With very few exceptions, I have always been suspect of novels published during the last 30 years or so. Poor Banished Children by British novelist Fiorella De Maria is one of the exceptions.

The novel is engaging, compelling and beautifully written. Set in 17th-century Europe and North Africa, a savage and terrifying time and place of Barbary pirates, slavery and widespread murder, Poor Banished Children is the story of Warda, an afflicted soul singularly in search of authentic love.

As an innocent girl compelled by love, Warda wraps herself next to her dead father’s body as he lies in state, an act appalling to the superstitious beliefs of the day.

Shunned by her family, Warda is left to rely only upon herself for everything except the very barest of necessities. Father Antonin, a kind Catholic priest and physician, befriends Warda, nurturing and loving her as his own child. In him, Warda begins to understand the nature of love. When she is captured by pirates and sent throughout the Mediterranean and beyond as a slave, it is her memory of Father Antonin that prevents her from complete despair.

Poor Banished Children is the story of Warda’s soul, as revealed in her final confession, which is woven throughout the novel — a confession that tells the story of every struggle and fight Warda puts up in order to recognize, understand and finally rest in the power of suffering and redemption. It’s a confession somewhat tenuously given, but one that, as with all good confessions, proves to heal even the deepest wounds.

As Warda thinks to herself: “It is like hanging helplessly at the brink of a fall, with a man I do not know promising to catch me if I let go. ‘I swear before Almighty God that this is a true account of my life. May I forget nothing; may I withhold nothing and come at last to peace.’”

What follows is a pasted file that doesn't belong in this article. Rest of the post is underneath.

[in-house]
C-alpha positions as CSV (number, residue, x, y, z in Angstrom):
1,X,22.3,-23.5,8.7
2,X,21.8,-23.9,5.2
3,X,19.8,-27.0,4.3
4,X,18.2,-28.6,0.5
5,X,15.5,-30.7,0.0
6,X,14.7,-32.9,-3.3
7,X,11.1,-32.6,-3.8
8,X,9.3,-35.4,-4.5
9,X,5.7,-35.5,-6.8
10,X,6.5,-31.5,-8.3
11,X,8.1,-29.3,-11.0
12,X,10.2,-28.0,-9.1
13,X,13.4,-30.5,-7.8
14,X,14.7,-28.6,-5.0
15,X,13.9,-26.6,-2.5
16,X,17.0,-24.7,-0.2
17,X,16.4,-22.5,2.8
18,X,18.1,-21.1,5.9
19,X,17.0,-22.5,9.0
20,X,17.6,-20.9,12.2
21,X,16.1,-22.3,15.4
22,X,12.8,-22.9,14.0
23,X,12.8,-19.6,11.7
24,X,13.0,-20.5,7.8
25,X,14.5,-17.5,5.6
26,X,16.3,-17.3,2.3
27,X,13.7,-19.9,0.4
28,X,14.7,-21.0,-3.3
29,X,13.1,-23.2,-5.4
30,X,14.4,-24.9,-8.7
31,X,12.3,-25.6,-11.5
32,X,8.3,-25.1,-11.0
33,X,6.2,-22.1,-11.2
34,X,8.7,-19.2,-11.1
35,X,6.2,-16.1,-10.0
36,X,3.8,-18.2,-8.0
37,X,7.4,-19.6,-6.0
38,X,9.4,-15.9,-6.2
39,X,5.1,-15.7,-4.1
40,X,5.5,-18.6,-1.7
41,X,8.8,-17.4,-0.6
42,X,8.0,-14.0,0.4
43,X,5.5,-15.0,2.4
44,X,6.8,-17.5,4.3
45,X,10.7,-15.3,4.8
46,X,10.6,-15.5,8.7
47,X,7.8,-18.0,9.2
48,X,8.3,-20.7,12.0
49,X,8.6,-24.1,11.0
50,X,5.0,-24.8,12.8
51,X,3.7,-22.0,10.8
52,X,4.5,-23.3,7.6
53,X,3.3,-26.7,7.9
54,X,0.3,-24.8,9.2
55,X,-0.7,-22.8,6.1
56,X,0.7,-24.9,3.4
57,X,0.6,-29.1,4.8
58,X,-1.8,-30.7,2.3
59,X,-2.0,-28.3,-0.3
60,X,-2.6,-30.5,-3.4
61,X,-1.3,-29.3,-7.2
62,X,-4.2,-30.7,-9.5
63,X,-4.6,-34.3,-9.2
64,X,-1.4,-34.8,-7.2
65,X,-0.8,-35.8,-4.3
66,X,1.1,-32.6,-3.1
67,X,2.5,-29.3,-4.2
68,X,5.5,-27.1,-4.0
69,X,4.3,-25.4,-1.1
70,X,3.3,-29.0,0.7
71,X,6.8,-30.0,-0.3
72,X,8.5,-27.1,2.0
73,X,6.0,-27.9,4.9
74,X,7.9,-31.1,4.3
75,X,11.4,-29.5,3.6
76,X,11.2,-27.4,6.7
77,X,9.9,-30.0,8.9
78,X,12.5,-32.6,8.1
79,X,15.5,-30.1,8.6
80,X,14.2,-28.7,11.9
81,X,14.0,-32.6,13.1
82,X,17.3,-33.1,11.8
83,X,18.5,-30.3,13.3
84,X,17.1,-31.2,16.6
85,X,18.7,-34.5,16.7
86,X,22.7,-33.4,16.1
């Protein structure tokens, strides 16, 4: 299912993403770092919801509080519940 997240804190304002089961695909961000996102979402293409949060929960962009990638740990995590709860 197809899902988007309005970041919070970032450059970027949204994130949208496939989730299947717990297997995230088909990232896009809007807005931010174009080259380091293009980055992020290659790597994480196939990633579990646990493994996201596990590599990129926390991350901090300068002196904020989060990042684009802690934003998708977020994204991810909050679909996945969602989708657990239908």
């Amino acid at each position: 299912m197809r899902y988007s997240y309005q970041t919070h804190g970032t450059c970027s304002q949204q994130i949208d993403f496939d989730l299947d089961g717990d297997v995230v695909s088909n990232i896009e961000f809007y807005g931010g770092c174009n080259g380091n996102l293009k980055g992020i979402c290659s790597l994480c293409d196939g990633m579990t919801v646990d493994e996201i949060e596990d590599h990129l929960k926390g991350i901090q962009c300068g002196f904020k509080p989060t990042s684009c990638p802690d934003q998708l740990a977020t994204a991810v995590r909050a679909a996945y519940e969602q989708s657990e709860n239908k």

Combining a firm grasp on the craft of storytelling with a truly Catholic sensibility, De Maria gives us a novel that both entertains the senses and provokes the mind. The story is set largely on Malta, North Africa and at sea, and De Maria beautifully describes lands that are as savage and beautiful as the people who occupy them. Her characters are vivid and complex, allowing for an honest examination of human nature, with all its flaws and propensities. But, at the same time, it shows our God-given capability to love as Christ loved us: through sacrifice.

While De Maria does not quite plumb the depths of the soul, she does a far better job here than many well-meaning secular writers who fall short in their analysis of human nature. I attribute this to De Maria’s obvious talent and insight — and to her steadfast grounding in the Catholic faith.

Indeed, Poor Banished Children is a novel that shows us our Catholic faith: penetrating, cathartic, true.

Register correspondent Joy Wambeke writes from Marshall, Minnesota.


By Fiorella De Maria

Ignatius, 2011

299 pages, $19.95

To order: ignatius.com

(800) 651-1531